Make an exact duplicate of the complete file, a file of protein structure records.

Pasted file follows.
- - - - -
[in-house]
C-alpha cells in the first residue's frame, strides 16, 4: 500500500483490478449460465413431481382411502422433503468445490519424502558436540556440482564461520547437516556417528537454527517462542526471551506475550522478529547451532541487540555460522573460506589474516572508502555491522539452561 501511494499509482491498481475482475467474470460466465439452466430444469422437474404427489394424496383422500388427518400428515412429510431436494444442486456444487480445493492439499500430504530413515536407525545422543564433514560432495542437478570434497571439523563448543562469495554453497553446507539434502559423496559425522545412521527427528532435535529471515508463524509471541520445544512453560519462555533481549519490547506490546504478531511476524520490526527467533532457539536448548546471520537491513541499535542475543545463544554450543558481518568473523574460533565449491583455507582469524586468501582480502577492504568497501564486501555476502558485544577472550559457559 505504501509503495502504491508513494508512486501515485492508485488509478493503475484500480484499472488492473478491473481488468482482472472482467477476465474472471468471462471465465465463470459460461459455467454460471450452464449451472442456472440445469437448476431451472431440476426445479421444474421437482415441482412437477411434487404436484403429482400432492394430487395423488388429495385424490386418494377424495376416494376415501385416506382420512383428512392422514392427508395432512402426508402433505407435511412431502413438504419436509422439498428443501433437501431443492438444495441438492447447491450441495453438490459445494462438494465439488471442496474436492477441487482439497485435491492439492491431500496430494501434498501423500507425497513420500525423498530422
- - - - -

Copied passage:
[in-house]
C-alpha cells in the first residue's frame, strides 16, 4: 500500500483490478449460465413431481382411502422433503468445490519424502558436540556440482564461520547437516556417528537454527517462542526471551506475550522478529547451532541487540555460522573460506589474516572508502555491522539452561 501511494499509482491498481475482475467474470460466465439452466430444469422437474404427489394424496383422500388427518400428515412429510431436494444442486456444487480445493492439499500430504530413515536407525545422543564433514560432495542437478570434497571439523563448543562469495554453497553446507539434502559423496559425522545412521527427528532435535529471515508463524509471541520445544512453560519462555533481549519490547506490546504478531511476524520490526527467533532457539536448548546471520537491513541499535542475543545463544554450543558481518568473523574460533565449491583455507582469524586468501582480502577492504568497501564486501555476502558485544577472550559457559 505504501509503495502504491508513494508512486501515485492508485488509478493503475484500480484499472488492473478491473481488468482482472472482467477476465474472471468471462471465465465463470459460461459455467454460471450452464449451472442456472440445469437448476431451472431440476426445479421444474421437482415441482412437477411434487404436484403429482400432492394430487395423488388429495385424490386418494377424495376416494376415501385416506382420512383428512392422514392427508395432512402426508402433505407435511412431502413438504419436509422439498428443501433437501431443492438444495441438492447447491450441495453438490459445494462438494465439488471442496474436492477441487482439497485435491492439492491431500496430494501434498501423500507425497513420500525423498530422